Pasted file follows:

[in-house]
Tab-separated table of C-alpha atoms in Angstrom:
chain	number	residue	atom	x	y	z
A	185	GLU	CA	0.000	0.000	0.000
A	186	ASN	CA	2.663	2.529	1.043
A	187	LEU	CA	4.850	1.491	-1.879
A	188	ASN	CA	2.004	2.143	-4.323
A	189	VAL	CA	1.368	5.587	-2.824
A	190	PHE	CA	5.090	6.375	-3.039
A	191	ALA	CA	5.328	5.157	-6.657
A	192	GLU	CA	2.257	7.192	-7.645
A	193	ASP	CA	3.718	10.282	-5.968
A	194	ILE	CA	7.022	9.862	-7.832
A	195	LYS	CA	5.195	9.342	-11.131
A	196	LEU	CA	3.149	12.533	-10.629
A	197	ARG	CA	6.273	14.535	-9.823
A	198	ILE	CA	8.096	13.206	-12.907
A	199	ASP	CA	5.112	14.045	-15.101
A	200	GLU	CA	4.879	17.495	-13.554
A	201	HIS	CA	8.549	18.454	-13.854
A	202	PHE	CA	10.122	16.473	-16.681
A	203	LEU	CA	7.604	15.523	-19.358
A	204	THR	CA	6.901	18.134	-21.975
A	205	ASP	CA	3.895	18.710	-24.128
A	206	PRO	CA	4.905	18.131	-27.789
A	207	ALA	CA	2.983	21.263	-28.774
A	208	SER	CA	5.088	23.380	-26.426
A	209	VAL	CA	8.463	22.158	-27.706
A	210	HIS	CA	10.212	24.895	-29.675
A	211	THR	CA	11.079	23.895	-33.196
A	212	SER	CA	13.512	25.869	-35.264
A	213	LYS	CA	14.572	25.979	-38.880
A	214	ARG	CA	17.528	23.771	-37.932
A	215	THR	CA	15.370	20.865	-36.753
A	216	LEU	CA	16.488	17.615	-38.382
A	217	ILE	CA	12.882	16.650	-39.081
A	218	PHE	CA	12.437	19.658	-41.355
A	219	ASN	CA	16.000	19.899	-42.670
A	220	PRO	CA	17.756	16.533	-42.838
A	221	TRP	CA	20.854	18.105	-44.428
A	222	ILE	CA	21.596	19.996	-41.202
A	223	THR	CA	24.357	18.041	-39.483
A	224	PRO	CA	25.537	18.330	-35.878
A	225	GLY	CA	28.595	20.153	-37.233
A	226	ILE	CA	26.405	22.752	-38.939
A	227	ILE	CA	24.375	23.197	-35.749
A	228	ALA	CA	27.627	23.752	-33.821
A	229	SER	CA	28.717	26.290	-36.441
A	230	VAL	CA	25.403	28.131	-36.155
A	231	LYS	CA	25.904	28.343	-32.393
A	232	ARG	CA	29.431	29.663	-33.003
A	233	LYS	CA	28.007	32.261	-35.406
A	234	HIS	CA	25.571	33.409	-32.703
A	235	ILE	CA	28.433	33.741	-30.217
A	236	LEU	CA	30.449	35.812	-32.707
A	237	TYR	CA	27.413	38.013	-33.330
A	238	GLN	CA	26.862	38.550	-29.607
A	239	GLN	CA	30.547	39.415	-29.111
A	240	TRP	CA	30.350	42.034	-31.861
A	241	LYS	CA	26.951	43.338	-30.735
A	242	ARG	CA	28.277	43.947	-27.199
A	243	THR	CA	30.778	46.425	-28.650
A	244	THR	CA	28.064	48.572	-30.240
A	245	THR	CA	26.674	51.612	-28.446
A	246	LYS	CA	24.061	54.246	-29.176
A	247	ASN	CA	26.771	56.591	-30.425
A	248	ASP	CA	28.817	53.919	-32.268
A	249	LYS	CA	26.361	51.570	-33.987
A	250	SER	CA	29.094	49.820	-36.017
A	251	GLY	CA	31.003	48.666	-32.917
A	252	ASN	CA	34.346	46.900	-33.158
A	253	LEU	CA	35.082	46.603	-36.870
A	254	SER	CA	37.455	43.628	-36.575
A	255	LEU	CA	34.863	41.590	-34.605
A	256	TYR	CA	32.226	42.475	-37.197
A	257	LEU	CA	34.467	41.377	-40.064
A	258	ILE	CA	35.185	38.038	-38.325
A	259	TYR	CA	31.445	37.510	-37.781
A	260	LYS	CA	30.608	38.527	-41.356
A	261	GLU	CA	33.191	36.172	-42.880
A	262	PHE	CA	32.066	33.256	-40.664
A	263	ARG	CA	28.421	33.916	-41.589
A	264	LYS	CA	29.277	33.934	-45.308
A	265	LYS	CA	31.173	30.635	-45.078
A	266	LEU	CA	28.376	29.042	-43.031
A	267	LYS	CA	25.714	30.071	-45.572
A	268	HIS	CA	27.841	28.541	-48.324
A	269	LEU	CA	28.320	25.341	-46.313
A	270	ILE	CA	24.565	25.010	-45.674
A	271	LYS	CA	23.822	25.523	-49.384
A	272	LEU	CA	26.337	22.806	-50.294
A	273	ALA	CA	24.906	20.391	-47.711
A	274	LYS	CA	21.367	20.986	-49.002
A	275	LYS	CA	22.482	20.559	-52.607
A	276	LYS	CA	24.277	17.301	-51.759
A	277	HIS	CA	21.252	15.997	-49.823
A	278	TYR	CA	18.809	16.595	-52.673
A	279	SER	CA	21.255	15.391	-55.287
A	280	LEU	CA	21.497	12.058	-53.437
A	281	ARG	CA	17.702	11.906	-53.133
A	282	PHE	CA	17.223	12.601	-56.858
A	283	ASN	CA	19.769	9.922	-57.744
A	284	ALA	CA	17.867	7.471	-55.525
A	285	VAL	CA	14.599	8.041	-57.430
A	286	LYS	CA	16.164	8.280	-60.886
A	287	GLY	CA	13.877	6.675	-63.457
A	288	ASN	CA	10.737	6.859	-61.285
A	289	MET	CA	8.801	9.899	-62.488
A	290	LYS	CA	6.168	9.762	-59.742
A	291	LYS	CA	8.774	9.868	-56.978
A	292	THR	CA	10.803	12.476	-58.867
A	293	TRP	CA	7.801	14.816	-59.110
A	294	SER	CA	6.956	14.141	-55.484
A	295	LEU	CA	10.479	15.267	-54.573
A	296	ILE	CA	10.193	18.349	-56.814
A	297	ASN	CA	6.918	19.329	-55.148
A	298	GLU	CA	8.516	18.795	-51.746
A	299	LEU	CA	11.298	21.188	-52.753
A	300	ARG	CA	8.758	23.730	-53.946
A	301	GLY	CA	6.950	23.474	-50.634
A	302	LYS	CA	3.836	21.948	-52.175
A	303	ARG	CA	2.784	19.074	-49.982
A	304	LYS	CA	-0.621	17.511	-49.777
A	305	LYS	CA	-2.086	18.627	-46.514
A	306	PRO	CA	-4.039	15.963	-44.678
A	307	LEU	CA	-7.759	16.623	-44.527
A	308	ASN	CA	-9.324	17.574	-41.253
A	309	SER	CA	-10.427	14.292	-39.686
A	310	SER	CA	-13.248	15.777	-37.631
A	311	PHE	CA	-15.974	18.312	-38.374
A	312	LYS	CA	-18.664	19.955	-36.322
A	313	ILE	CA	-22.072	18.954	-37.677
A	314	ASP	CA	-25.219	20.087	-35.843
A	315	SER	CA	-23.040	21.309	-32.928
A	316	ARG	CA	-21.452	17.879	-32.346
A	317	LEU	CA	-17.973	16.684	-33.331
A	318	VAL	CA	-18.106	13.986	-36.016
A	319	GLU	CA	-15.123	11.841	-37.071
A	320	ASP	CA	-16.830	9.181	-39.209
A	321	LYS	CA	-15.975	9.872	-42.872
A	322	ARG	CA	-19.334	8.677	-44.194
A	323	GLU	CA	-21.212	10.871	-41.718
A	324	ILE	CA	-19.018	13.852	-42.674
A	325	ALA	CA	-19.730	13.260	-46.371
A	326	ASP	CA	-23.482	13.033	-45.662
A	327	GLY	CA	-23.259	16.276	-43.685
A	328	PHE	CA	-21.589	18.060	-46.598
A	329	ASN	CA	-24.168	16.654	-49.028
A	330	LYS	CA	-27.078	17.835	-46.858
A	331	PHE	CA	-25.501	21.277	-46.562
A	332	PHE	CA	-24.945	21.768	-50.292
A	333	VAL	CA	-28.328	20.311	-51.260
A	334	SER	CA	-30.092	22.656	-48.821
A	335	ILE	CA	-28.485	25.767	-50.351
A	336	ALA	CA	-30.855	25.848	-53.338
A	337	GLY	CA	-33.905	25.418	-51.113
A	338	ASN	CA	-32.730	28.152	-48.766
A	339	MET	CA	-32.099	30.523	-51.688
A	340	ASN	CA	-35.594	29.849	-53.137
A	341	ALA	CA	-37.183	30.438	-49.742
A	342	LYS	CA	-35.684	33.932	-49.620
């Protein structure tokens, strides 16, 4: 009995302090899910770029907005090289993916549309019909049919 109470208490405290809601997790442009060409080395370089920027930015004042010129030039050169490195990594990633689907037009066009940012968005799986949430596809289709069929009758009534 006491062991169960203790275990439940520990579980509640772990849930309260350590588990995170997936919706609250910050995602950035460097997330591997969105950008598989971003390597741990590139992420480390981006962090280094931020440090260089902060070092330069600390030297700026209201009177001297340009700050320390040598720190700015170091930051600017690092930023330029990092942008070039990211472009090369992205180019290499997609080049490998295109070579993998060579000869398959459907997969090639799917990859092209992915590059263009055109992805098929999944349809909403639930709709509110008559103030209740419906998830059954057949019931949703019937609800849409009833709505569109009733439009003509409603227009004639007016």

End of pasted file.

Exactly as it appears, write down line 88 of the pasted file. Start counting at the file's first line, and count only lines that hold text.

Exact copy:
A	269	LEU	CA	28.320	25.341	-46.313